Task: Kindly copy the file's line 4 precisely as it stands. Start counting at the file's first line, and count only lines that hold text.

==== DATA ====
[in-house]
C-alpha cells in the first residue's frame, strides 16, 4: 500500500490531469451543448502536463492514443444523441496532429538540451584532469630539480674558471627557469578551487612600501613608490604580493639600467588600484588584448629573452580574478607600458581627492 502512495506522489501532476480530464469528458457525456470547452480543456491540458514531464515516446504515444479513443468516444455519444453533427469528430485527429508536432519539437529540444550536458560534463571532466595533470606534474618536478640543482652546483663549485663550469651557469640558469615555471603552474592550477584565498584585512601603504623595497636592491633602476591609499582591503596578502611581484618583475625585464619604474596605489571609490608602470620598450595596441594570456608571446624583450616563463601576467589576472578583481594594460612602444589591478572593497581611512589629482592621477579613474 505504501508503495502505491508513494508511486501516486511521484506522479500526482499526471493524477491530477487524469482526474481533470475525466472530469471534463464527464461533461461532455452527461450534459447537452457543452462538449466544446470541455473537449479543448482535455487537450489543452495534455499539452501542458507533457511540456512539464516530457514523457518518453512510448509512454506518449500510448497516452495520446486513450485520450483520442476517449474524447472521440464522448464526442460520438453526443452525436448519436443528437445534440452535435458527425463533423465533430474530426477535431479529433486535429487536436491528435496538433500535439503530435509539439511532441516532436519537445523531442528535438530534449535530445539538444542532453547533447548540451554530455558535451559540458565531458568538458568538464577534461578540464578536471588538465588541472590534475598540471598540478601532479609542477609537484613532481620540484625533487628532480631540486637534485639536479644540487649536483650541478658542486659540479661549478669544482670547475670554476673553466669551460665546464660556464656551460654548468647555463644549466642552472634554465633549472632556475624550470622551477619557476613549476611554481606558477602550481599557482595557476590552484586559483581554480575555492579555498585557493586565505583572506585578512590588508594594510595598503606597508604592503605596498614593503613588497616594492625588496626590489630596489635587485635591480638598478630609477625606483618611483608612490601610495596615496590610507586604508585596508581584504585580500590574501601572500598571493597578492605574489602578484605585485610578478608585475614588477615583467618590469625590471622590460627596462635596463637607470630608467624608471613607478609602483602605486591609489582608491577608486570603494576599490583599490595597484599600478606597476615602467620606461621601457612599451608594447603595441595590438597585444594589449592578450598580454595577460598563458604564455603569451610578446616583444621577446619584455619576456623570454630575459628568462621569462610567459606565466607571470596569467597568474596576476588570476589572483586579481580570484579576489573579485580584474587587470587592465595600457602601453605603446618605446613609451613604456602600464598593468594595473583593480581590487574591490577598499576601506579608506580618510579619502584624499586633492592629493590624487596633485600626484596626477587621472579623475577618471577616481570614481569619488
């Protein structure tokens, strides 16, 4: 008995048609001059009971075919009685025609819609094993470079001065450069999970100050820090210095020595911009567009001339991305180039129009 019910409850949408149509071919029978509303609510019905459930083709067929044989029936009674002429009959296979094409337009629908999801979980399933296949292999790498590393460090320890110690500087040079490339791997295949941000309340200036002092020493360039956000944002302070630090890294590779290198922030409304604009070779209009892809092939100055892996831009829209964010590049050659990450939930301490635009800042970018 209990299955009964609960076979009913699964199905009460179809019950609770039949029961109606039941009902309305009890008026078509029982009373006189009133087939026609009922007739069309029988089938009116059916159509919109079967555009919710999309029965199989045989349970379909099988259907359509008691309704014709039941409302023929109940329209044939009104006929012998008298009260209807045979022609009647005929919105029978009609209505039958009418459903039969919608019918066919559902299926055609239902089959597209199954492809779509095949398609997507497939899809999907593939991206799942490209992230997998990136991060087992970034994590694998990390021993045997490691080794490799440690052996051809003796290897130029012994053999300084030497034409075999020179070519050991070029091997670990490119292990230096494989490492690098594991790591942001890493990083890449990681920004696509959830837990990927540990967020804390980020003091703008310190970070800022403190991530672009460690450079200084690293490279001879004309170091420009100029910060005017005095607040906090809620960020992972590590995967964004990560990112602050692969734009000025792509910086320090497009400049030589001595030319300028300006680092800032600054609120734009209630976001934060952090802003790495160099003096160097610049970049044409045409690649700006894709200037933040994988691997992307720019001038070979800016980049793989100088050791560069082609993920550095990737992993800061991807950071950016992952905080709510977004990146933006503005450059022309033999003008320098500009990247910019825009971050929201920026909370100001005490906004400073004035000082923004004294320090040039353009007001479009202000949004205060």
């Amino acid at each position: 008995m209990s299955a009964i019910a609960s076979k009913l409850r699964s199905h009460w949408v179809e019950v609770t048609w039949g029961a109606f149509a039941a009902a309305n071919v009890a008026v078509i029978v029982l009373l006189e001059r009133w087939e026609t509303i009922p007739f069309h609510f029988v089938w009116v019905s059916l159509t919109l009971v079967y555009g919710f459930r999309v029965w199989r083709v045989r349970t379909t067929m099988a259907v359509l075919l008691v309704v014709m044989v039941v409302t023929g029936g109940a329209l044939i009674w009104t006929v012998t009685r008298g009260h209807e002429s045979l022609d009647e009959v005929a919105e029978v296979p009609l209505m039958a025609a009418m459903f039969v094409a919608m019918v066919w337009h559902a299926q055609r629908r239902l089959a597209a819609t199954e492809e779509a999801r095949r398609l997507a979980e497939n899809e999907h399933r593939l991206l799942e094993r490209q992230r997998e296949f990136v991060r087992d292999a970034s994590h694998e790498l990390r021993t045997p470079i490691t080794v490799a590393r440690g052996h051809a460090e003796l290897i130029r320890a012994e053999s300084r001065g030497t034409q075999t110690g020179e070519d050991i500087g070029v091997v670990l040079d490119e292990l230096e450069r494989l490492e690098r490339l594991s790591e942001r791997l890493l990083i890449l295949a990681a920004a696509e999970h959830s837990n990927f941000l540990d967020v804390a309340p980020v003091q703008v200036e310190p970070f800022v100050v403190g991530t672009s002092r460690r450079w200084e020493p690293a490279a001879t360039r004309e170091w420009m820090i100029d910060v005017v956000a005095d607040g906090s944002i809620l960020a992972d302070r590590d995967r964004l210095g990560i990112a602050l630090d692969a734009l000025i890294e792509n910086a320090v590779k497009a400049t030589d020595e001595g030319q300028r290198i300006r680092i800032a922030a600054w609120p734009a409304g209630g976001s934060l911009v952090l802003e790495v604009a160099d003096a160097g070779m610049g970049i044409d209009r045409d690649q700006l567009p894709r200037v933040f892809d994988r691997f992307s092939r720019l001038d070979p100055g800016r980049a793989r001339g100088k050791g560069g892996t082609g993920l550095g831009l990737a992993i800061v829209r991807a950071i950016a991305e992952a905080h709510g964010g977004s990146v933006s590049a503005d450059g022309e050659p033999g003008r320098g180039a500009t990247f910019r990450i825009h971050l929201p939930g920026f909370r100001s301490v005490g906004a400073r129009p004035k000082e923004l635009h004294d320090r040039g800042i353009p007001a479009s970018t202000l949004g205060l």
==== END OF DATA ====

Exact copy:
């Amino acid at each position: 008995m209990s299955a009964i019910a609960s076979k009913l409850r699964s199905h009460w949408v179809e019950v609770t048609w039949g029961a109606f149509a039941a009902a309305n071919v009890a008026v078509i029978v029982l009373l006189e001059r009133w087939e026609t509303i009922p007739f069309h609510f029988v089938w009116v019905s059916l159509t919109l009971v079967y555009g919710f459930r999309v029965w199989r083709v045989r349970t379909t067929m099988a259907v359509l075919l008691v309704v014709m044989v039941v409302t023929g029936g109940a329209l044939i009674w009104t006929v012998t009685r008298g009260h209807e002429s045979l022609d009647e009959v005929a919105e029978v296979p009609l209505m039958a025609a009418m459903f039969v094409a919608m019918v066919w337009h559902a299926q055609r629908r239902l089959a597209a819609t199954e492809e779509a999801r095949r398609l997507a979980e497939n899809e999907h399933r593939l991206l799942e094993r490209q992230r997998e296949f990136v991060r087992d292999a970034s994590h694998e790498l990390r021993t045997p470079i490691t080794v490799a590393r440690g052996h051809a460090e003796l290897i130029r320890a012994e053999s300084r001065g030497t034409q075999t110690g020179e070519d050991i500087g070029v091997v670990l040079d490119e292990l230096e450069r494989l490492e690098r490339l594991s790591e942001r791997l890493l990083i890449l295949a990681a920004a696509e999970h959830s837990n990927f941000l540990d967020v804390a309340p980020v003091q703008v200036e310190p970070f800022v100050v403190g991530t672009s002092r460690r450079w200084e020493p690293a490279a001879t360039r004309e170091w420009m820090i100029d910060v005017v956000a005095d607040g906090s944002i809620l960020a992972d302070r590590d995967r964004l210095g990560i990112a602050l630090d692969a734009l000025i890294e792509n910086a320090v590779k497009a400049t030589d020595e001595g030319q300028r290198i300006r680092i800032a922030a600054w609120p734009a409304g209630g976001s934060l911009v952090l802003e790495v604009a160099d003096a160097g070779m610049g970049i044409d209009r045409d690649q700006l567009p894709r200037v933040f892809d994988r691997f992307s092939r720019l001038d070979p100055g800016r980049a793989r001339g100088k050791g560069g892996t082609g993920l550095g831009l990737a992993i800061v829209r991807a950071i950016a991305e992952a905080h709510g964010g977004s990146v933006s590049a503005d450059g022309e050659p033999g003008r320098g180039a500009t990247f910019r990450i825009h971050l929201p939930g920026f909370r100001s301490v005490g906004a400073r129009p004035k000082e923004l635009h004294d320090r040039g800042i353009p007001a479009s970018t202000l949004g205060l």